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Fort Worth’s old Klan hall will not become a typical arts center. It’ll be a farmers’ market, a place for healing. 54

The recently announced plan to re-purpose the old Ku Klux Klan hall on Fort Worth’s Northside has been budgeted at $40 million. The aim is to turn it into a “cultural hub” unlike a typical community center or history museum.

That’s because the hulking, red-brick building has been an embodiment of hatred and fear since Texas Ku Klux Klan Klavern #101 put it up in 1926. Its purchase by a collective of eight North Texas non-profit groups is the start of the hall’s conversion into a center that’ll give back to the same communities the Klan targeted: Black, Latino, immigrant, LGBTQ. The aim is “reparative justice.”

The KKK owned the building for only two years. Then it became a civic auditorium. And the Ellis Pecan company owned it until 2004, when Sugarplum Holdings bought it. Photo: Jerome Weeks

Daniel Banks is chair of Transform 1012 North Main Street — the collective that worked for three years to purchase the hall. He says their ideas for the project evolved. They initially thought they would include a history museum, for example. But they dropped that because the National Juneteenth Museum will be built in Fort Worth. There’s also a new African-American museum and cultural center being developed in town.

“When we got together with some of the other projects and realized what they’re going to do,” Banks said, “we knew we didn’t need to fill that role.”

The building’s now The Fred Rouse Center for the Arts and Community Healing. Rouse was a Black butcher who was lynched in Fort Worth in 1921.

The new center will, in fact, contain a performance space – like most cultural centers – as well as meeting rooms for coalition groups, including SOL Ballet FolkloricoThe Welman Project (specialists in re-use) and the Tarrant County Coalition for Peace and Justice.

Looking towards the stage (the ‘back’ of the building). The hall follows a common design for red-brick warehouses from the period, modified to accommodate performances. This photo is taken from essentially “the balcony.” There is very little backstage space or ‘wing space’ on either side of what is an almost solid concrete stage. This is where the St. Louis Symphony performed and Harry Houdini lectured. Photo: Daniel Banks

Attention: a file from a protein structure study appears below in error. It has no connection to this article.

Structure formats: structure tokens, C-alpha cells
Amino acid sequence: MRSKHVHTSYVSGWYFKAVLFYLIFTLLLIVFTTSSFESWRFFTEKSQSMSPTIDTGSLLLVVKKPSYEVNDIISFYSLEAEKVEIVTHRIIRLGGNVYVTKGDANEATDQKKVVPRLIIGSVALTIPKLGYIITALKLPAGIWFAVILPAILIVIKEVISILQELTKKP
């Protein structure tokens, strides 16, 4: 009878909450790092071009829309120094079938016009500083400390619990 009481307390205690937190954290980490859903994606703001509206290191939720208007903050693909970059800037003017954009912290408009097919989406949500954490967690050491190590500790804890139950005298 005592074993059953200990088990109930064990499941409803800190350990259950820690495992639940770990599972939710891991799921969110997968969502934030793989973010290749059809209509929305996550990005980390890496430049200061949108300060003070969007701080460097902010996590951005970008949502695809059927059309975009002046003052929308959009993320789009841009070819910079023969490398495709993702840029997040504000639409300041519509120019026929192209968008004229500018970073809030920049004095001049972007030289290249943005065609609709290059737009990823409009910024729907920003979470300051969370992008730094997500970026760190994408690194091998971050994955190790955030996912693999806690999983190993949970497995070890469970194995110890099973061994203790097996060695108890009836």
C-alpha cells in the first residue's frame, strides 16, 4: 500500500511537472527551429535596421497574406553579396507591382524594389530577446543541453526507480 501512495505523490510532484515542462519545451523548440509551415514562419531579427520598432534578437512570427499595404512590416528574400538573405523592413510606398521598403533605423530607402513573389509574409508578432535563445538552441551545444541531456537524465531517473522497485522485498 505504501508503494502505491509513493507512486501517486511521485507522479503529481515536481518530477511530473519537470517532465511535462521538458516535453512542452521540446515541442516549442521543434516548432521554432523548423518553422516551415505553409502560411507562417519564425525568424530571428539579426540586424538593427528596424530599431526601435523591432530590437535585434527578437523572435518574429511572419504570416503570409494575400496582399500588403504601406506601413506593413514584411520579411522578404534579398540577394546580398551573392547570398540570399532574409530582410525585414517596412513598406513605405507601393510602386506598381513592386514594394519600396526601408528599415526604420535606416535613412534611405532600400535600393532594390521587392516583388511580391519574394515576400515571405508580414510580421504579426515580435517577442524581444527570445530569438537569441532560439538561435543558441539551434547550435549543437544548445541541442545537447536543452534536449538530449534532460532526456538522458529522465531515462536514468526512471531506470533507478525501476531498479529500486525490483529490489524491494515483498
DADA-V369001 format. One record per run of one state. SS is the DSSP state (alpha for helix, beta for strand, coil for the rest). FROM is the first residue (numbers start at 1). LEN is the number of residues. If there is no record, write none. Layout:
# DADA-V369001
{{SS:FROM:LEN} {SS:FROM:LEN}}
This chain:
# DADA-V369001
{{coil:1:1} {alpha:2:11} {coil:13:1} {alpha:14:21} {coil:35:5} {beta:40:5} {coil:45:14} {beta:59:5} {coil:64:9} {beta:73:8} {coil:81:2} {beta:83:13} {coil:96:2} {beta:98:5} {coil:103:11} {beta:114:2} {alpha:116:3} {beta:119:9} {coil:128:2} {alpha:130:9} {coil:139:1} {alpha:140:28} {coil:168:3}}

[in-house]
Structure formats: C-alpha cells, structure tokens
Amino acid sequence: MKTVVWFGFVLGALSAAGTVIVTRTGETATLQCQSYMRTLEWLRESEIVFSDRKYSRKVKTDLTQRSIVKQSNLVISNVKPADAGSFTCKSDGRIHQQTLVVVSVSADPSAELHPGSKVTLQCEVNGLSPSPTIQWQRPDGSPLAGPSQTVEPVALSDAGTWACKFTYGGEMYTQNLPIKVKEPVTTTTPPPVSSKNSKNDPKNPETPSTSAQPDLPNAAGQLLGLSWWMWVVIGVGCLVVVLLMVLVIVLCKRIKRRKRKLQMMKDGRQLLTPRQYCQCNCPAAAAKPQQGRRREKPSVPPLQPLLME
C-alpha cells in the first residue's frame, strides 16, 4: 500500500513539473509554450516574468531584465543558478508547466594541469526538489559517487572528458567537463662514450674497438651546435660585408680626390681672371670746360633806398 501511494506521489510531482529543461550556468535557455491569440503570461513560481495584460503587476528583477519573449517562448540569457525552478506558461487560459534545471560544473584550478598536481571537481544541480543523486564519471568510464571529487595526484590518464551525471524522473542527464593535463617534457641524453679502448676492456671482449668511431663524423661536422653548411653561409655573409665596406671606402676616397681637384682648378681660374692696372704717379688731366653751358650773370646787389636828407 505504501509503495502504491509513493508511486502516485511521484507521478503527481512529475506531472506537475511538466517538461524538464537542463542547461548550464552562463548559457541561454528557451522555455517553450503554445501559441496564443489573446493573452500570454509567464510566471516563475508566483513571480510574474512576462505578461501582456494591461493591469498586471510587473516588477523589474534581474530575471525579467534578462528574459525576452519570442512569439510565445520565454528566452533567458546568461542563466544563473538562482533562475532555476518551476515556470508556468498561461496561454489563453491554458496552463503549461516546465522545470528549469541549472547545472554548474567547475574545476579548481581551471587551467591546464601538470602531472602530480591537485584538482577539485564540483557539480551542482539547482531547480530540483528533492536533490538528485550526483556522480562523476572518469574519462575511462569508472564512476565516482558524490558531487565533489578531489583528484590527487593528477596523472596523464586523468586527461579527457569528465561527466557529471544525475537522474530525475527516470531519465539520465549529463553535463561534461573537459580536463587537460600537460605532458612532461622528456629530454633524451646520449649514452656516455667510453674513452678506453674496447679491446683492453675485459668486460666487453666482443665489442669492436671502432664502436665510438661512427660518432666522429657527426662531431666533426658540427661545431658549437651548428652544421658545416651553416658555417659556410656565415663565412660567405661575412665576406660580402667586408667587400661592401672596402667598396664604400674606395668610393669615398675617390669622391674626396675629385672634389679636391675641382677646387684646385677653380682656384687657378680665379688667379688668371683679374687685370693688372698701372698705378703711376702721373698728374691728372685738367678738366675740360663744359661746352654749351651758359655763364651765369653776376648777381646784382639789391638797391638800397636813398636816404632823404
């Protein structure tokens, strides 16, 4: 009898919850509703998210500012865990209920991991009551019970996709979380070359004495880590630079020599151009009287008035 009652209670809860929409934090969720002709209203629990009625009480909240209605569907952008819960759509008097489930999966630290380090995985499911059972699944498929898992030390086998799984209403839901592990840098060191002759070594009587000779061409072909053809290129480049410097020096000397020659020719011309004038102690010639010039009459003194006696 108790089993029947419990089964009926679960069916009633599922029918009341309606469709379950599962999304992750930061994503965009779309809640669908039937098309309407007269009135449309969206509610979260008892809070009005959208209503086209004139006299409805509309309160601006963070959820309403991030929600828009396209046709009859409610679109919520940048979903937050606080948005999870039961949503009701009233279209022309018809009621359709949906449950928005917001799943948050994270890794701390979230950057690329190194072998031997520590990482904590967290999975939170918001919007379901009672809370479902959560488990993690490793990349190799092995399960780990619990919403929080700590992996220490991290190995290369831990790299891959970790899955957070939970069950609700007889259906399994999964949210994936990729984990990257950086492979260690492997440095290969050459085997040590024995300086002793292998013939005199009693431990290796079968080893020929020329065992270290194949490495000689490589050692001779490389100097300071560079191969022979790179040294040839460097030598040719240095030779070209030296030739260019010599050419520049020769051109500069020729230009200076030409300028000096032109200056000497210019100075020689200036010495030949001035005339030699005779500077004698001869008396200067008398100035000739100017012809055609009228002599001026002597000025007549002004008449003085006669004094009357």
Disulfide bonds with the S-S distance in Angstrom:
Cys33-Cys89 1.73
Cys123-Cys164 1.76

But the collective also plans to offer a safe space for LGBTQ youth. It’ll establish a tool library for DIY classes, an artisan marketplace, affordable live/work spaces for artists-in-residence, a farmers’ market – and more.

That sounds like a lot of activities going on in a single building. But the Klan auditorium is cavernous. It’s believed it once held seats for  2,000 people. The building is approximately three stories tall and covers 22,000 square feet. The entire plot of land it stands on is 1.3 acres.

Said Banks: “We’ve already had some organizations ask us when the building will be open that they can rent out for their own uses. “

The current timeline has the Fred Rouse Center opening in three years. The building is in poor shape. Parts of the rusted roof have collapsed with pieces littering the floor. Wooden stairs have deteriorated. The hall needs to be stabilized first.

To purchase the hall and get started upgrading and adapting it, Transform 1012 has already received funding from a range of sources, including Atmos Energy, the Rainwater Charitable Foundation and the National Endowment for the Arts.

Reverse shot: This is looking back towards where the first photo was taken — the front of the building along Main Street. The tall arched windows facing the street can be seen just above the faded brick wall. Fort Worth historian Richard Selcer and KERA’s Jerome Weeks stand on the stage of the auditorium. Photo: Christopher Connelly, 2018

But Banks said, one outstanding feature of the center is not just what it aims to do. It’s the way this project of adaptive re-use is being created and run. There aren’t many cultural centers that have been established by a coalition of non-profit groups that set out to buy, transform and program a building with this kind of history.

“We created this model ourselves,” said Banks. “Because we wanted to be a model of what this would look like for others.”

One member of Transform 1012 is the Opal Lee Foundation. The 95-year-old Lee is known as the “grandmother of Juneteenth” because, as a Black activist, she led the successful push to establish that day as a national holiday, celebrating African-Americans’ freedom from slavery.

“Lord knows we go through enough obstacles just trying to live,” Lee said. “Here, with a building that was used for evil, we can turn it into something that’s extremely good.”

Opal Lee is ready for her foundation to use this former Ku Klux Klan hall  — to hold its own board meetings.

The tall windows, along the sides and the front, were the building’s primary mode of ventilation and lighting. Rainwater has puddled on the floor because of holes in the corrugated roof. Graffiti covers many walls. The light blue portions are stairwells, platforms and lifts presumably added by the Ellis Pecan company, which owned the building until 2004. Photo: Daniel Banks